Another case that comes to my mind is the case in Kandy where a young boy came and gave evidence that he was one of the victims taken to be disappeared but he was kept in what was later called, a torture chamber, Silvester’s College, Kandy. He gave evidence on what was happening in the torture chamber where he said more than one thousand had been detained and he also mentioned that the person who was in charge was a superintendent of police called Laksham Senevirathna, I can still remember that name. He was supposed to have been a classmate of the then Defence Minister Anuruddha Rathwatte. Now he said from time to time, they would get down loads of cane, to be used for torturing the people who were there. And then, he also mentioned from time to time they used to take people in batches of ten to fifteen to be sent to other detention centres, but they never returned. On Monday, it was his turn to get into a truck at night to be taken to another detention centre and he was able to see what happened there. He said that when the vehicle goes through dark, open stretches of land, they were all with their hands tied behind their backs, there were two other vehicles following the truck in which they were being taken. At some point, the police officer who would be inside with the detainees would push one person down and say ‘run.’ When the person falls down and starts running, somebody from the other vehicle will shoot, target practice. And this fellow will get shot, and the body lies there. The third vehicle that is following behind stops at the body, somebody gets down with a petrol can, pours petrol on their face, sets fire to him. They get back into the vehicle and the caravan goes on. When it came to his turn to be pushed out, fortunately he said, the vehicle that had the petrol shouted saying ‘enough for the day. The petrol is over.’ And so it happened that he was not pushed, he was taken back to the camp. And everybody in the camp called him the lucky one. Then, due to certain circumstances, after that he was sent to a rehabilitation centre, and he was released a few years later. He came before the commission to narrate all that he saw in that place. This also, I can’t forget, because that boy was a young chap, he was about 18 or 20. The way he narrated all that happened, and the way he said those boys were tortured. The commission made it a point to report this to the president and ask that this Laksham Senevirathna be transferred out of the district because witnesses were afraid to come and give evidence when he was in that area. After much pressure, he was transferred out from Kandy to Kurunegalle and we were able to learn that because he was a classmate of the Defence Minister at that time, he was able to see that he wasn’t punished by being sent further away.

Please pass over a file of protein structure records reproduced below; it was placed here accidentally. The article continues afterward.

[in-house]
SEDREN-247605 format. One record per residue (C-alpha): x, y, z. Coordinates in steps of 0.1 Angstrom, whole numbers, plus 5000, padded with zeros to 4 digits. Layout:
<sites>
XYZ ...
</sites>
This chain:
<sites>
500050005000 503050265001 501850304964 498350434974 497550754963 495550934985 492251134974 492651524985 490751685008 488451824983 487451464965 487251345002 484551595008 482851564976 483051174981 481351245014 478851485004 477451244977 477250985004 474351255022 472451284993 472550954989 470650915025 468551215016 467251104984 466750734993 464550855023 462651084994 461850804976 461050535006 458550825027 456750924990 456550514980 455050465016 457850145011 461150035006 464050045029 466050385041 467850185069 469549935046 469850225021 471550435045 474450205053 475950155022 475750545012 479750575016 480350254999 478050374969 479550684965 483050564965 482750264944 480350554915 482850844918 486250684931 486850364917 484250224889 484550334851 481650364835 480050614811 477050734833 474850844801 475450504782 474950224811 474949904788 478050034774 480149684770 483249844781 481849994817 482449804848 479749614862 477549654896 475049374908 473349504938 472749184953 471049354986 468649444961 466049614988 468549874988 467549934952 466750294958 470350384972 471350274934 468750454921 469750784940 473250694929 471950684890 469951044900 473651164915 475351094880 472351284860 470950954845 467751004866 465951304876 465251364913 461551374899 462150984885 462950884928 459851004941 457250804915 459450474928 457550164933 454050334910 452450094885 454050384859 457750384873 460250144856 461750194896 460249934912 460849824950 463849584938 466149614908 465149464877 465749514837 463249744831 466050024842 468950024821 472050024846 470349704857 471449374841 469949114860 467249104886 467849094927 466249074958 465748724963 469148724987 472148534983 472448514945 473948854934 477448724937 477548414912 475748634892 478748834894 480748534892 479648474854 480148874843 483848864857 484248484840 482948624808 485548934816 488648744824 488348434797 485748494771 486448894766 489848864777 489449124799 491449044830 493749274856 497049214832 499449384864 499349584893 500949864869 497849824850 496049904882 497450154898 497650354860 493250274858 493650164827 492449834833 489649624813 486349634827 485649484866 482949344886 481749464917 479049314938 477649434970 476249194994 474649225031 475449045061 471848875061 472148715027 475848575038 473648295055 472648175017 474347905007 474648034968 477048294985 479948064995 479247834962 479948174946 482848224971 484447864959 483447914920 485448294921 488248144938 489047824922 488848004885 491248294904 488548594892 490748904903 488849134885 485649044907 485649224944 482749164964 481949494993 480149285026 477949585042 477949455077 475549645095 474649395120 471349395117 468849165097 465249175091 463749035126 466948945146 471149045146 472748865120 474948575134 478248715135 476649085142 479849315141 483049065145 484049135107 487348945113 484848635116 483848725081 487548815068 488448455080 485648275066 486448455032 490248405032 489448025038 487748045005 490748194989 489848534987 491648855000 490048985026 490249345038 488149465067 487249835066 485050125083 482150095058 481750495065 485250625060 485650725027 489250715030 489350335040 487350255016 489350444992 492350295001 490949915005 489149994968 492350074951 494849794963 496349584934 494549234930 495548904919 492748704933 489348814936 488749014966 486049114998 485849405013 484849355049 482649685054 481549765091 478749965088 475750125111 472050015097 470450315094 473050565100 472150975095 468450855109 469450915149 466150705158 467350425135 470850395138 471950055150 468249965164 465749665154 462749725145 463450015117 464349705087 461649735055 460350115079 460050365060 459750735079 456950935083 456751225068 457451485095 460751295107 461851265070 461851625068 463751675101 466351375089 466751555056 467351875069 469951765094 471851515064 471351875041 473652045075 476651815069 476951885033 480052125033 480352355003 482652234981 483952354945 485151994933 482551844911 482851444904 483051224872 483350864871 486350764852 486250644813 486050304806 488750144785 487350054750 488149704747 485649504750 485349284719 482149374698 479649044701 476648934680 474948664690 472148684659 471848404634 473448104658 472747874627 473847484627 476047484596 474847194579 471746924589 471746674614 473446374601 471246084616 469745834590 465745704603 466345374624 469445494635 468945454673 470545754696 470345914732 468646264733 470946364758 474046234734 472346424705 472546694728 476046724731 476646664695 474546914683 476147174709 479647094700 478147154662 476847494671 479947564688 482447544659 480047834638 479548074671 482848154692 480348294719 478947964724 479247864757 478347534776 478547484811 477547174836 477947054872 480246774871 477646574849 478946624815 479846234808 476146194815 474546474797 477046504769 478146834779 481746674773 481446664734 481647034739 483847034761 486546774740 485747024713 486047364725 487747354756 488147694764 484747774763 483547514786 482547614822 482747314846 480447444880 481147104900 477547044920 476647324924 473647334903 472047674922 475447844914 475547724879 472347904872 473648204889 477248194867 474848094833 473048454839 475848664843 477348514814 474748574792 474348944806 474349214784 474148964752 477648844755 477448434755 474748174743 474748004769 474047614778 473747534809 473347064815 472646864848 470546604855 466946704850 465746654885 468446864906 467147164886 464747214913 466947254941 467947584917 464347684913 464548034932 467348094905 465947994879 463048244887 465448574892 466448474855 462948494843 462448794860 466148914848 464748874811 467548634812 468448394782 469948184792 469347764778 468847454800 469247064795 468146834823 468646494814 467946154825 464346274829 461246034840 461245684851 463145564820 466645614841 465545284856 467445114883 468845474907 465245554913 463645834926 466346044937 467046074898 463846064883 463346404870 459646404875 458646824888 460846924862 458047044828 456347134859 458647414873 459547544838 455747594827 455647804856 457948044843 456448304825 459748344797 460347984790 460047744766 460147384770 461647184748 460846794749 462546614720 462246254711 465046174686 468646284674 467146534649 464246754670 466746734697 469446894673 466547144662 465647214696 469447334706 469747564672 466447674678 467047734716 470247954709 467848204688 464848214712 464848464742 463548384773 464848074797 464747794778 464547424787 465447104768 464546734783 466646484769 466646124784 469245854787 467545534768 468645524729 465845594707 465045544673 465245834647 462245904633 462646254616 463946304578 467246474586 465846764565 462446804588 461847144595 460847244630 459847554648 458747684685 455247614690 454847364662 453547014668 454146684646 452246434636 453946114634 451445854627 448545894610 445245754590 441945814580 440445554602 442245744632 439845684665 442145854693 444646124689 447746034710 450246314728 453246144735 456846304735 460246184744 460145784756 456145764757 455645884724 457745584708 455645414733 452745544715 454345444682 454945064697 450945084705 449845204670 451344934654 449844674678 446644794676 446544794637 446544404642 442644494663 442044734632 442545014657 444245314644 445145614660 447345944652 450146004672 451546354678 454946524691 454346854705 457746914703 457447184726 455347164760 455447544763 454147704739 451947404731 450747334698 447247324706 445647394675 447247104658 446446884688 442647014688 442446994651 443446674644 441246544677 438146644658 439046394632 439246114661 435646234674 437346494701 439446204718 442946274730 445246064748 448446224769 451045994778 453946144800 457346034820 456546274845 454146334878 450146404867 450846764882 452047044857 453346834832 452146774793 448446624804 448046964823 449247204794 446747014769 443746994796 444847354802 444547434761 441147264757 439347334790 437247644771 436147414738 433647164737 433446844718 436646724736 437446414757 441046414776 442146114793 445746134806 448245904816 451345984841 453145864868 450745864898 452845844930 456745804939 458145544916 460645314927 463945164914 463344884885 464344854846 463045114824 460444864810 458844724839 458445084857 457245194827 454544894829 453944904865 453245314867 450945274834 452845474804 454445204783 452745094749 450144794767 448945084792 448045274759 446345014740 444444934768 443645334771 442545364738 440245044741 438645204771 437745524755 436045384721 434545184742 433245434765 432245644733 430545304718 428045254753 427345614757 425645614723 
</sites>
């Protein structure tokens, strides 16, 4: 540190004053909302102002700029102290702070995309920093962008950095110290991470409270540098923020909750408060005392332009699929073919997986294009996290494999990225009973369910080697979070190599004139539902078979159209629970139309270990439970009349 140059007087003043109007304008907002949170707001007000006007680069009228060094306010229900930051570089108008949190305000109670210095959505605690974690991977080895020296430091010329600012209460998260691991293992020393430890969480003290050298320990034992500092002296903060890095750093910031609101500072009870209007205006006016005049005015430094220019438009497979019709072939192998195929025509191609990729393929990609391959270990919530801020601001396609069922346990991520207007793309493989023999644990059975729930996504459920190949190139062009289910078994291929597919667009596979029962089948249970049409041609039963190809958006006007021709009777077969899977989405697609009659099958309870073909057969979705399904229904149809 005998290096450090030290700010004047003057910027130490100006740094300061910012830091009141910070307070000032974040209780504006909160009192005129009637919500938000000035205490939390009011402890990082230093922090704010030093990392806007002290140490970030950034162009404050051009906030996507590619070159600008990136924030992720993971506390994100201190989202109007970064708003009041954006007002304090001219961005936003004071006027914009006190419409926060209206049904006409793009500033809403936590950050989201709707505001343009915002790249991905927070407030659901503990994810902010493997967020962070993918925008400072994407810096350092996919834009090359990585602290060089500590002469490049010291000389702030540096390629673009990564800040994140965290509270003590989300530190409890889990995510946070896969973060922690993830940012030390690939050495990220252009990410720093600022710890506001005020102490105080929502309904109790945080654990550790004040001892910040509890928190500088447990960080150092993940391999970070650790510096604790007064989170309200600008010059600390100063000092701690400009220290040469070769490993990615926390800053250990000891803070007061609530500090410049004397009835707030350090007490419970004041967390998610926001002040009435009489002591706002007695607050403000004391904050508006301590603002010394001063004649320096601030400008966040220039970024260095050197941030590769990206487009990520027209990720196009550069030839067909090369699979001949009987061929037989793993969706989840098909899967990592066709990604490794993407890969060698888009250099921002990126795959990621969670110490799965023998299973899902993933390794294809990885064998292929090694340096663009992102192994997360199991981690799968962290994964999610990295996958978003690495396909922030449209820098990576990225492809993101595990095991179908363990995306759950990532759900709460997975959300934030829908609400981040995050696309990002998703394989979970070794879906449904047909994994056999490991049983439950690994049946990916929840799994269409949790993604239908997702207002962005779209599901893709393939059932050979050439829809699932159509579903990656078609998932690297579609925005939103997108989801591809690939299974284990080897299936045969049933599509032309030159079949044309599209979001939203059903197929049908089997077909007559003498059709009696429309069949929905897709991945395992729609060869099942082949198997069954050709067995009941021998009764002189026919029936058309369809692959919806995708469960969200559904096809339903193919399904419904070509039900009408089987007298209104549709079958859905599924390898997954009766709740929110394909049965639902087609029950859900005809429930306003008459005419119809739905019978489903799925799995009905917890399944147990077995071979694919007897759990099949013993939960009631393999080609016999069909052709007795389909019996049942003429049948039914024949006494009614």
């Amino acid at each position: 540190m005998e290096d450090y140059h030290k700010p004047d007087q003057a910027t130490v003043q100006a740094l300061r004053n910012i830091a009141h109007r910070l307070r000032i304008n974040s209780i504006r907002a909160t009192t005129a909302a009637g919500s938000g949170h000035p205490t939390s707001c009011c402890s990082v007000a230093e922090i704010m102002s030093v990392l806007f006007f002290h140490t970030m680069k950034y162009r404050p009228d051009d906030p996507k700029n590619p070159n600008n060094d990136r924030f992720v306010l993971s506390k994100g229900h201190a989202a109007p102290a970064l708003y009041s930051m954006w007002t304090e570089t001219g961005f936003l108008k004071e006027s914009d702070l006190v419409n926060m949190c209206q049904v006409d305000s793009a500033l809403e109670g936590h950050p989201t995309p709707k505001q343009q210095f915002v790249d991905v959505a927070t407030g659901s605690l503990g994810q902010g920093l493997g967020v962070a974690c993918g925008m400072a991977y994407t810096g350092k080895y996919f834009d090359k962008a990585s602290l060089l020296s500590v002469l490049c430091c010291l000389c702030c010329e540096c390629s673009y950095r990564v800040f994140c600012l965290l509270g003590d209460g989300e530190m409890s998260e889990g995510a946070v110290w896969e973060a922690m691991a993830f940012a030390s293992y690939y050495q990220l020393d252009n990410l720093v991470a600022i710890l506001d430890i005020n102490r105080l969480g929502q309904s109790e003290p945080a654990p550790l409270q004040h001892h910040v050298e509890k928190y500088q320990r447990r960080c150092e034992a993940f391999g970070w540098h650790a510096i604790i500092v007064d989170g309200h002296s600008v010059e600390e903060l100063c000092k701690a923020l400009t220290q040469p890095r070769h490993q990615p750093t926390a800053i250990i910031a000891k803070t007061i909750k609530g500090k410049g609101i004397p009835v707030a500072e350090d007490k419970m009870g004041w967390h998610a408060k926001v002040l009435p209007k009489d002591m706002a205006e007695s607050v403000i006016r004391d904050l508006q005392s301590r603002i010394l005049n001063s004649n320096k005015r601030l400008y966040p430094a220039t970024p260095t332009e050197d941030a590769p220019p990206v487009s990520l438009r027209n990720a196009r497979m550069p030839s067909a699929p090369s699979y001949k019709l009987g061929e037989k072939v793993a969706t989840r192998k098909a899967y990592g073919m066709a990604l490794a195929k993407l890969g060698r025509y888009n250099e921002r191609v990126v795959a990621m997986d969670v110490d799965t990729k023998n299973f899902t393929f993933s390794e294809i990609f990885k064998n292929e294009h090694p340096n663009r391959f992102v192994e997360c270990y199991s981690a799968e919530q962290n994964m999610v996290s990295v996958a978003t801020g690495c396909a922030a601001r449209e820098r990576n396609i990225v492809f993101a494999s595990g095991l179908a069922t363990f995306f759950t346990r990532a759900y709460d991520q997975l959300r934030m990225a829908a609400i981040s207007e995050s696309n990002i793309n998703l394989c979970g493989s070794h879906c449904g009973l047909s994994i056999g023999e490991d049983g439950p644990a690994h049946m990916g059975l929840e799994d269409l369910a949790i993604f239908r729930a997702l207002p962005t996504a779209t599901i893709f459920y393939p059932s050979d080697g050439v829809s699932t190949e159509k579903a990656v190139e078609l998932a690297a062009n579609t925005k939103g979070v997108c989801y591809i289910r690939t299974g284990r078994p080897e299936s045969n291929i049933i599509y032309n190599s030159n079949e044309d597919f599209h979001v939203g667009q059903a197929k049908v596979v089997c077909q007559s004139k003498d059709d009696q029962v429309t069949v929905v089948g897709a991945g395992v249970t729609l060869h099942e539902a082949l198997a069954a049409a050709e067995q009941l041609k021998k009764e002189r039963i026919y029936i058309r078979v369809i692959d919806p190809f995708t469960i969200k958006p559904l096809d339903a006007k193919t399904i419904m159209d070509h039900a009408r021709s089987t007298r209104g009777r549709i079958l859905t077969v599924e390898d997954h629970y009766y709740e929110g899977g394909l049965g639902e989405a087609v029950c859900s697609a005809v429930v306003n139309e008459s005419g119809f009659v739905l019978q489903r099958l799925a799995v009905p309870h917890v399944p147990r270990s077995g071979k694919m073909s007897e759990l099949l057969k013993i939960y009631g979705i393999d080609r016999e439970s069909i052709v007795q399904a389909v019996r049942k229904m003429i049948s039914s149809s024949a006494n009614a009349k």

Then I come to the case of Anamaduwa where several young boys were being taken away by the officer in charge of Anamaduwa at that time called Indran. He was an inspector of police at that time. He was working in close contact with the MP of that area and his name had been passed as being responsible for a large number of disappearances in the district. But in this particular case, he had taken 5 or 6 boys in the middle of the night and lined them up and shot. Fortunately, one fellow had a grazing wound, just above his ear but he also fell and pretended that he was dead. And the police officers left the dead bodies and went away. After some time he was able to get on his feet, and in the distance he saw a hut with a light burning. He managed to get there, and pleaded with the inmates of that house to save him. They treated him, and he was in hiding until the commissions were appointed. And he came before the commission and gave evidence on this matter. After the evidence was recorded (we were in Chilaw at that time) a few days later he comes running back and says, oh my G-d, I gave evidence, Inspector Indran who is now an ASP in Colombo had come in his jeep searching for me, and threatened my parents saying that if I opened my mouth again, my whole family would be wiped out. He said, I’m living in fear, I can’t go back to my house. There was nothing we could do, except to say that he should be in hiding for some time. But a special report was made to the president, to have this officer dealt with for threatening witnesses. I’m only saying that because it was recorded in Interim Report 7, page 20, where the name of the officer is also given, and the report to the president is also given. But he continued to be there, and he is now an ASP, still in service.